- 19, Mar 2018
- Theatre in Paris exclusives
- Amanda Mehtala
Who is Edith Piaf? Here's the story of her rise from her tumultuous childhood in the streets of Paris to international stardom
Edith Piaf was one of the greatest French singers. To tell the story of Piaf is to tell the story of Paris, the City of Lights, but also Paris, the city of misery. “La môme” (the kid) grew up in Belleville, sung in hallways and the shabby cafes of Pigalle, and slept on the docks of the Seine, before triumphing on the stages of Grand Boulevards, the Opera House, and Champs-Elysées. Passion, genius, and hard work enabled her to write her name in lights on the biggest music halls all across the globe. Spending much of her life in Paris, her music timelessly captures the city’s very essence. Often singing about romance and heartbreak, she is best known for the romantic realism of her songs.
Many Paris musicals have hit stages in the memory of Edith Piaf, and she has even been honored in film by Marion Cotillard in the 2007 feature entitled La Vie en Rose.
On the stage, Edith Piaf was the personification of Paris, but the City of Lights was not the kindest with the songstress, and her story is one of sadness and strife, and she channeled this emotion into her every performance.
1915 - France’s ‘Little Sparrow’ is born to a family of performers in the Belleville neighborhood, what was then the outskirts of Paris
1932 - Having left her family home at an extremely young age to embark on a singing career, Edith Piaf has her first child, Marcelle, at 17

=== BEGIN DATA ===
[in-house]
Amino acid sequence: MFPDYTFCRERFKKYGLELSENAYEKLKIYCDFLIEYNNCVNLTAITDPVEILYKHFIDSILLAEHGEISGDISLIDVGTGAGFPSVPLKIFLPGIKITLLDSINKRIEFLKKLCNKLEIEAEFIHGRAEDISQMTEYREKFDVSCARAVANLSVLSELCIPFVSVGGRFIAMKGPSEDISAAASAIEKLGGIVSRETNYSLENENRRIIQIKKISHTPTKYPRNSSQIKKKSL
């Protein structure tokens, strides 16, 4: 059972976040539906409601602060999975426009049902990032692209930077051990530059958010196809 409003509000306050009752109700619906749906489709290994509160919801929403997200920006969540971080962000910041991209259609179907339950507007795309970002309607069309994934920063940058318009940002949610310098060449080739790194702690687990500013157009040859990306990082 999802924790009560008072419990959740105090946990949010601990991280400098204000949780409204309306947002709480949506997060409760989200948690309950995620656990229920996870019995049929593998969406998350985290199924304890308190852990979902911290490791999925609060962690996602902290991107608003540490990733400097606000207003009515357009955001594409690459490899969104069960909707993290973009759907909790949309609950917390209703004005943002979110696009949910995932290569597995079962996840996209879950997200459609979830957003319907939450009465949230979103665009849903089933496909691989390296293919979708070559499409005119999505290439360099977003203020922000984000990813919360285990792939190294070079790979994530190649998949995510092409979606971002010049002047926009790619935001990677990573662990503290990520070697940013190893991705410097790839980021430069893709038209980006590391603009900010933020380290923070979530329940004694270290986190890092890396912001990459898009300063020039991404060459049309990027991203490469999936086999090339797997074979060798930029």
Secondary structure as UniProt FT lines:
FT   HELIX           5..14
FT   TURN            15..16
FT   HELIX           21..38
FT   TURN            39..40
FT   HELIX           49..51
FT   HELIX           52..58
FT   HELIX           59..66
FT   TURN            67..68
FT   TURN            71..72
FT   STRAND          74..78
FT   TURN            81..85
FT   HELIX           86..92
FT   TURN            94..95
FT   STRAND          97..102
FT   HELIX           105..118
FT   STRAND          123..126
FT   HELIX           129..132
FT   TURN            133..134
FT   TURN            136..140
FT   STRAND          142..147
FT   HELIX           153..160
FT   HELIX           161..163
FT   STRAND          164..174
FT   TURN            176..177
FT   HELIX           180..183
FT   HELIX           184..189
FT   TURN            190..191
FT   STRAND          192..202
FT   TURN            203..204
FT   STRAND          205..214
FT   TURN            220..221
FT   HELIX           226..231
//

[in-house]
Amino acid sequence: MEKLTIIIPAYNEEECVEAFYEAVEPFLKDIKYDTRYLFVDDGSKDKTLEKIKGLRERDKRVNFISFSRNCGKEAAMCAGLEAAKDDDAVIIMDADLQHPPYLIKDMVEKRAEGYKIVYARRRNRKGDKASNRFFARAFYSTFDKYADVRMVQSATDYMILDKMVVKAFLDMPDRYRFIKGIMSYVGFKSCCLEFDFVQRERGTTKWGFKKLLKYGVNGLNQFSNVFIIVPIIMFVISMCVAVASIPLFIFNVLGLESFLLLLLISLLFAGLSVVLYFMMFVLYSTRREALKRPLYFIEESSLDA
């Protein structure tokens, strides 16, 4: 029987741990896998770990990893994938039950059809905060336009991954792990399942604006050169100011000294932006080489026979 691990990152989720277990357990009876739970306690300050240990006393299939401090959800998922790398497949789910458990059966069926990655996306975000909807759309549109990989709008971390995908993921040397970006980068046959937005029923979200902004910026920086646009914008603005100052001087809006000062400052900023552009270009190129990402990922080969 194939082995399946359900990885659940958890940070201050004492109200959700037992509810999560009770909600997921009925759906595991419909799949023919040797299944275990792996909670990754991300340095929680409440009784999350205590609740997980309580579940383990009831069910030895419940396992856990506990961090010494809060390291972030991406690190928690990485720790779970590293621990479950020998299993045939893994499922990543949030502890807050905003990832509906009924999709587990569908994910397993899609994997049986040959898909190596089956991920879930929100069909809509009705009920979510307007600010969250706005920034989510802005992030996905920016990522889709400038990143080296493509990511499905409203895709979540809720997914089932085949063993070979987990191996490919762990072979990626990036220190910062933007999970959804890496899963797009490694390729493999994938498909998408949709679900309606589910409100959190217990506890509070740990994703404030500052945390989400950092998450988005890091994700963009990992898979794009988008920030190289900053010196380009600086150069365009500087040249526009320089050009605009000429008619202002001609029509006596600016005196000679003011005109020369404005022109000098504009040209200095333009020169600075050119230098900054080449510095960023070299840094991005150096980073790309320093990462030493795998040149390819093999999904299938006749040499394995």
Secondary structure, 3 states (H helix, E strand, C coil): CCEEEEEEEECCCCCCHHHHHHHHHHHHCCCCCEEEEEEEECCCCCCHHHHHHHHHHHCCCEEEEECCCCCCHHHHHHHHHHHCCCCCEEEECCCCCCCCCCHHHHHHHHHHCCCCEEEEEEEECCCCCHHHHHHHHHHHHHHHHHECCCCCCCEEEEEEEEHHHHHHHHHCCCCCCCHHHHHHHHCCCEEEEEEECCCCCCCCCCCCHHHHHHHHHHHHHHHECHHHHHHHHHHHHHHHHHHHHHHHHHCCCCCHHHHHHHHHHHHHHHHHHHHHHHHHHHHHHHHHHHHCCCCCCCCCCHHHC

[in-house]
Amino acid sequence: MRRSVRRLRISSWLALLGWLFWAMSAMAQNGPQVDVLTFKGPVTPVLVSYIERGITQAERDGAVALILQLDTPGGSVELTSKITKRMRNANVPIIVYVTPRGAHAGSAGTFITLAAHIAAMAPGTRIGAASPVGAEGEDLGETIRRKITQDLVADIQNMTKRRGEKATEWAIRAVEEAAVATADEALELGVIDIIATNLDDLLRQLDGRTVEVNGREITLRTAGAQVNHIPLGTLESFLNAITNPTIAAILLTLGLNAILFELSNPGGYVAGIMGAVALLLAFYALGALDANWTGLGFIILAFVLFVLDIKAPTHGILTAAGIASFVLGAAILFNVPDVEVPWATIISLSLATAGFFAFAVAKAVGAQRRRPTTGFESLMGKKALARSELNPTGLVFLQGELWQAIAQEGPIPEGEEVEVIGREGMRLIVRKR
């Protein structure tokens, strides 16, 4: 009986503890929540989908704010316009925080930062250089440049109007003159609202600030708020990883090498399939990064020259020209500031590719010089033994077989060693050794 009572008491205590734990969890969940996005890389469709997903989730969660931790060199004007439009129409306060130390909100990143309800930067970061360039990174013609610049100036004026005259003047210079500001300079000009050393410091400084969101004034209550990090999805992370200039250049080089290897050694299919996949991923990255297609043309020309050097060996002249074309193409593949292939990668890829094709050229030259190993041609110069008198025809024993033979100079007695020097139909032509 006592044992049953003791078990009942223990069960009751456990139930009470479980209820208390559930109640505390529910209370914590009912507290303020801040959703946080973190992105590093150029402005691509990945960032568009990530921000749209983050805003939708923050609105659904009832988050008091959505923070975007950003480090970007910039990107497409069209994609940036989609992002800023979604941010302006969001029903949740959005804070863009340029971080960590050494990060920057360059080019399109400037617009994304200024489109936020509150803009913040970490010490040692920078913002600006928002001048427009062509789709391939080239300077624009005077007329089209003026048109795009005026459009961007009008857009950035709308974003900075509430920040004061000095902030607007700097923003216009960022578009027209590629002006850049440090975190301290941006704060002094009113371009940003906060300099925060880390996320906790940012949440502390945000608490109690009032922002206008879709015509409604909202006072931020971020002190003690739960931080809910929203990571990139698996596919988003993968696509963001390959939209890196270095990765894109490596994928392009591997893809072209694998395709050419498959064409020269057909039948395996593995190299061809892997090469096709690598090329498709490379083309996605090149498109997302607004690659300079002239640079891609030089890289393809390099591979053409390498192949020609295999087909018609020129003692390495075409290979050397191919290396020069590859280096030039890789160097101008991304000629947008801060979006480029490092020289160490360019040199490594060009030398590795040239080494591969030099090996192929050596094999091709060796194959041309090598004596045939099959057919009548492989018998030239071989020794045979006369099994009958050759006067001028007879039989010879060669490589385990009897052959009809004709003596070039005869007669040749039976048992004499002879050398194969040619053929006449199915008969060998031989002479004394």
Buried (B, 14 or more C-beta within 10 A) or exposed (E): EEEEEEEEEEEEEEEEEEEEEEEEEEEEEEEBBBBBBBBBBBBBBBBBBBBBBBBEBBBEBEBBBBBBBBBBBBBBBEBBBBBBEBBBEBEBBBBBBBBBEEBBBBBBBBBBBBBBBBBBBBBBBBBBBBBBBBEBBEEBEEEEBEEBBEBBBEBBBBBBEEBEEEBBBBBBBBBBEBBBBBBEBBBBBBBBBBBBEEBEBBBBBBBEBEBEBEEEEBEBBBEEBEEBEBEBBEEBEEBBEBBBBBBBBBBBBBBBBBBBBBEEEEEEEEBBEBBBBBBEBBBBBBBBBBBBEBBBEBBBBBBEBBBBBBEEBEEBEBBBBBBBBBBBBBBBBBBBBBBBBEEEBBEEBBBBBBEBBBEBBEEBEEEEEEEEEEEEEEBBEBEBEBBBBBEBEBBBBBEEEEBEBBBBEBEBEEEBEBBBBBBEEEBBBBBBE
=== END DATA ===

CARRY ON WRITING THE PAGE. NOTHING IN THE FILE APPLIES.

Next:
1935 - This year marks both the death of Piaf’s daughter, overcome to sickness, and the year her singing career took off. At 19 years old, she is discovered by Louis Leplée, owner of the popular Le Gerny club on the Champs Elysées. Louis grants the singer her first regular job singing in a nightclub, and her small nervous appearance grants her the nickname Môme Piaf, the Little Sparrow.
1935 - Her mentor Leplée is murdered, and the singer selects a new management team lead by Raymond Asso, who soon becomes her lover. This period becomes her major break and her career takes off, with French songwriters Marguerite Monnot and Michel Emer writing songs specifically for her.
WWII period - Edith Piaf and her realistic songs romanticizing her formative years in the streets becomes one of the most popular performers of the period. During German occupation in France, she held concerts for German officers, though it was rumored she was also working for the French Resistance to help Jewish colleagues escape the Nazis. She also traveled to Germany to sing for French prisoners, taking a picture with each one to then make special passports granting their freedom.
1947 - Edith Piaf meets her greatest love, American boxer Marcel Cerdan, who would die tragically in a plane crash 2 years later and send the singer into a deep depression. Edith Piaf gains international renowned and goes on tours throughout Europe and North and South America. Professionally, she was transitioning from homegrown talent to international superstar, but personally, her life remained one of tragedy and unlucky events.
1950s - While Americans were at first put off by her small nervous presence and black unflashy attire, Edith Piaf becomes a household name throughout Europe and in the US, even appearing on the Ed Sullivan Show. She is also involved in 3 car crashes in the 50s that led to morphine addictions.
1962 - Edith Piaf marries Greek hairdresser Theo Sarapo, 20 years her junior.
1963 - Piaf dies in her native France at the young age of 47, overcome by her multiple health issues. Piaf is buried alongside many greats in Paris' Père Lachaise Cemetery not far from her birthplace.
Her timeless songs can often be heard playing at cafés and brasseries throughout Paris, and her legacy will forever remain in the city. Want to explore all the favorite haunts and hangouts of Edith Piaf in Paris? Follow in her footsteps
Love musical theatre and want to appreciate her story and songs in a Parisian playhouse?